Long routes from home to work take energy, physical and mental, and after weeks and months (or years) leave you without enough energy for a productive day. That means quality work is a low priority.
As you slog along day after day, with just enough strength to do the high priority tasks, you take less time to discuss important topics. You don’t try to be creative and pick the first possible solution. Quality becomes a luxury and customer satisfaction a fata morgana, impossible to reach.
Noise in the office is another culprit. It takes energy and makes concentration difficult, leaving you with less for what you’re working on. Open spaces are usually noisier, but small and crowded offices can also be difficult to work on.
Unfinished projects, lots of issues to handle, unreasonable clients consume your energy even if you don’t handle the problems. Because you don’t handle the problems you have even less energy for the ones you do handle.
There are three things you can do to start saving energy for your team:
- Build momentum
- Plan for breaks
- Reduce high energy tasks
How to build momentum?
You’re not in a sprint. You’re not alone. You’re in a group marathon. Handle your group’s energy if you want the team to go the whole distance.
If you want to go fast, go alone. If you want to go far, go together.African proverb
Breaks can recharge your team’s batteries and build momentum. Coming back to work next week you can use inside jokes and funny things you’ve learned with the group. This helps going over tough moments, diffusing tension and improving relations between team members.
Take the time to listen, no matter who you’re talking with. Feedback can come from management, colleagues, or customers. Try to see things from someone else’s perspective. It will change how you see things yourself and allow you to do better work. Apply your learning to push the team further.
Planning for breaks
Now that’s a strange and unproductive idea, right? Why would you do that, aren’t people supposed to work all the time they’re paid for? But ask yourself this question: If they do that, working continuously from 9 to 5, when will they recharge?
When will they learn something about your product, maybe from another team or from the customers? When will they take feedback on what they’re doing?
This need highly depends on the nature of the job, but creative people, product people, strategic people need breaks to think. To take different perspectives. To learn.
Reduce high-energy tasks
High-energy tasks are like huge deserts, you want to eat them but you can’t finish. Or you feel tired and maybe sick afterward. What you need to do is split the cake in smaller bites, eat just one small bite after lunch and leaving the rest for the next day. In the same way, you need to split huge tasks into smaller ones.
One system is to estimate a task’s difficulty by using t-shirt sizes:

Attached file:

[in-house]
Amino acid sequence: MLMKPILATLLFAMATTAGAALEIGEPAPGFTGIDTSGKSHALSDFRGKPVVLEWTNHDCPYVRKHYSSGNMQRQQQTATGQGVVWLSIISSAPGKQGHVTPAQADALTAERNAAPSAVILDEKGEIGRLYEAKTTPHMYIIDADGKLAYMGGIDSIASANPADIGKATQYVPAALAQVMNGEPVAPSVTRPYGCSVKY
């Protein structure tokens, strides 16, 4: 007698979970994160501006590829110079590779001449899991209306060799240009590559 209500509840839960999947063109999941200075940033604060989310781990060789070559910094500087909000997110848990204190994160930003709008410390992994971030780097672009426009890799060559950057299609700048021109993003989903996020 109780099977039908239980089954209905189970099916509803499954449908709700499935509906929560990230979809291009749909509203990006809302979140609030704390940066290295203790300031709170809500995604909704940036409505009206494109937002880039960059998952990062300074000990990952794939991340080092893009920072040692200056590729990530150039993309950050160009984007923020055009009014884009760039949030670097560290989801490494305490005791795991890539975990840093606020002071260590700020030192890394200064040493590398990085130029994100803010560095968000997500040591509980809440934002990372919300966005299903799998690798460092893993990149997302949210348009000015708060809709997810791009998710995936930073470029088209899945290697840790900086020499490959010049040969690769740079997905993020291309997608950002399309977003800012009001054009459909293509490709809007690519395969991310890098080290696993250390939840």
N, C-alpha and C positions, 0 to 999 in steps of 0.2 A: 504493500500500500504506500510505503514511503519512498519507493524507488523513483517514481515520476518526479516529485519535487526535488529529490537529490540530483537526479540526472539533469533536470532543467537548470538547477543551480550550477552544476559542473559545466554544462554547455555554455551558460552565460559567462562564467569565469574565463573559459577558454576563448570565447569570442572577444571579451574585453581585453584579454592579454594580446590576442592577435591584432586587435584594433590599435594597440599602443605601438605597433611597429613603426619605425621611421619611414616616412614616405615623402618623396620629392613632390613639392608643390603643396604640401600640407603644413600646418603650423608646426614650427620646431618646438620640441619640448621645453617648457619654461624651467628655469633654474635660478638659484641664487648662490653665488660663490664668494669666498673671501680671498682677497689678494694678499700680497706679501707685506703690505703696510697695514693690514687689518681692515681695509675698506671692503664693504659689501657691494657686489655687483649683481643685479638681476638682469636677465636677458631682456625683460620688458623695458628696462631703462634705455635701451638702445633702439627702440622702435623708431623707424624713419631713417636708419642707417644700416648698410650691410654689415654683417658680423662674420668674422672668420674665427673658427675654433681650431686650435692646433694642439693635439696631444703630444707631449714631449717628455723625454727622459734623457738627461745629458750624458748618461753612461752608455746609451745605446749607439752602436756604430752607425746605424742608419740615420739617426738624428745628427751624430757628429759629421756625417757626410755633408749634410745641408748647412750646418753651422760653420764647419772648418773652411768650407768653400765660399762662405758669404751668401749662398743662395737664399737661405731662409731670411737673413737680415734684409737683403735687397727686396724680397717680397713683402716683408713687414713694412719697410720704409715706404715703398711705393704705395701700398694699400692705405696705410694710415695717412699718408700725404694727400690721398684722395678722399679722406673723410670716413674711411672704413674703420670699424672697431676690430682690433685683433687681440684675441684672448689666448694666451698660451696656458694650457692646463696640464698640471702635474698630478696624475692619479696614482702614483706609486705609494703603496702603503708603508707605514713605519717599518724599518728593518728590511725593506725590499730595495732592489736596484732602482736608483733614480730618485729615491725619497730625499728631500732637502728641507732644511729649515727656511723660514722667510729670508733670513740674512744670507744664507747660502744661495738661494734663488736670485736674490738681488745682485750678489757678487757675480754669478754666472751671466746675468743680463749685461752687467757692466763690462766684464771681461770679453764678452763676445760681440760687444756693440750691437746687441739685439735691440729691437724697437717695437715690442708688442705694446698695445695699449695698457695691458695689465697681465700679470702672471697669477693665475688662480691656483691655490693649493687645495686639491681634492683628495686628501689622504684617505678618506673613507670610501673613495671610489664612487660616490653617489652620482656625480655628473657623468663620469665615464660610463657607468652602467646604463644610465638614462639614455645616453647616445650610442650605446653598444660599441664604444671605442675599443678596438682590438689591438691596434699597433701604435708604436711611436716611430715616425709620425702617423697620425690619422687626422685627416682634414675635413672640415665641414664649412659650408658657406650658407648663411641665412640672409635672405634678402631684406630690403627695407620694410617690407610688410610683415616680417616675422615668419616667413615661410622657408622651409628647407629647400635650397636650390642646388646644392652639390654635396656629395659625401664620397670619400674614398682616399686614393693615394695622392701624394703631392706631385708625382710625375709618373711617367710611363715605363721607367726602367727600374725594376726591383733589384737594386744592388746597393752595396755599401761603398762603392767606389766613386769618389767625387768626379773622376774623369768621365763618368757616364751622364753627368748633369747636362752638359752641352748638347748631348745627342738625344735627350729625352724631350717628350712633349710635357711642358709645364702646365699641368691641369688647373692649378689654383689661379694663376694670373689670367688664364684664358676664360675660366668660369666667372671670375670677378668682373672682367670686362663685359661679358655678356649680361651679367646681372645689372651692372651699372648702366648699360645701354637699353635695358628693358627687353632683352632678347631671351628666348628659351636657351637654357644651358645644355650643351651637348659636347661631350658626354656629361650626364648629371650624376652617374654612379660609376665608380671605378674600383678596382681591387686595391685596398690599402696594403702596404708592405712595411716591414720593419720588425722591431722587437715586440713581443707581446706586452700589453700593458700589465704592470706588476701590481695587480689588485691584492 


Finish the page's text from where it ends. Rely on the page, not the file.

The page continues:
- XS is very easy
- S is easy
- M is a bit difficult
- L is quite a piece
- XL and XXL … Stop right there!
Take all the L, XL and XXL tasks and split them into smaller sizes. It doesn’t matter which length they’ll have, as long as the biggest task is less than a week, ideally less than 2 days of work. This system will help you have a better understanding of the relative task sizes, reduce energy-intensive ones and improve your priorities.
Try sports, learning groups and brainstorming
You can recharge your batteries by playing a sport with teammates or friends, after your lunch breaks or in the evenings. Or you can start a reading group at work, reading a chapter over the week and discussing it together on Fridays over a coffee. It could be a technical, marketing, business, strategy or cooking book, it doesn’t matter much.
As long as the group is engaged with the subject, having these discussions is a good way to build momentum and improve communication. The subject can fit a work problem if needed, but even the existence of the group alone is very important for your team.
Another productive break can be participating in the marketing team to understand how the marketing team works, what do they need and maybe even help them. Coming back to your team, which develops the same product they work on, you’ll have a new perspective and a better understanding of other business aspects.
The goal is to save energy and recharge the team
To do this you can start here:
– build and sustain momentum
– plan for regular breaks for learning and getting feedback
– save energy by splitting work into smaller tasks
Don’t forget life outside work, and check your team’s commute to make sure they don’t spend their day in the city traffic. This will show you who needs to work remotely sometimes, or when to rent a smaller satellite office.
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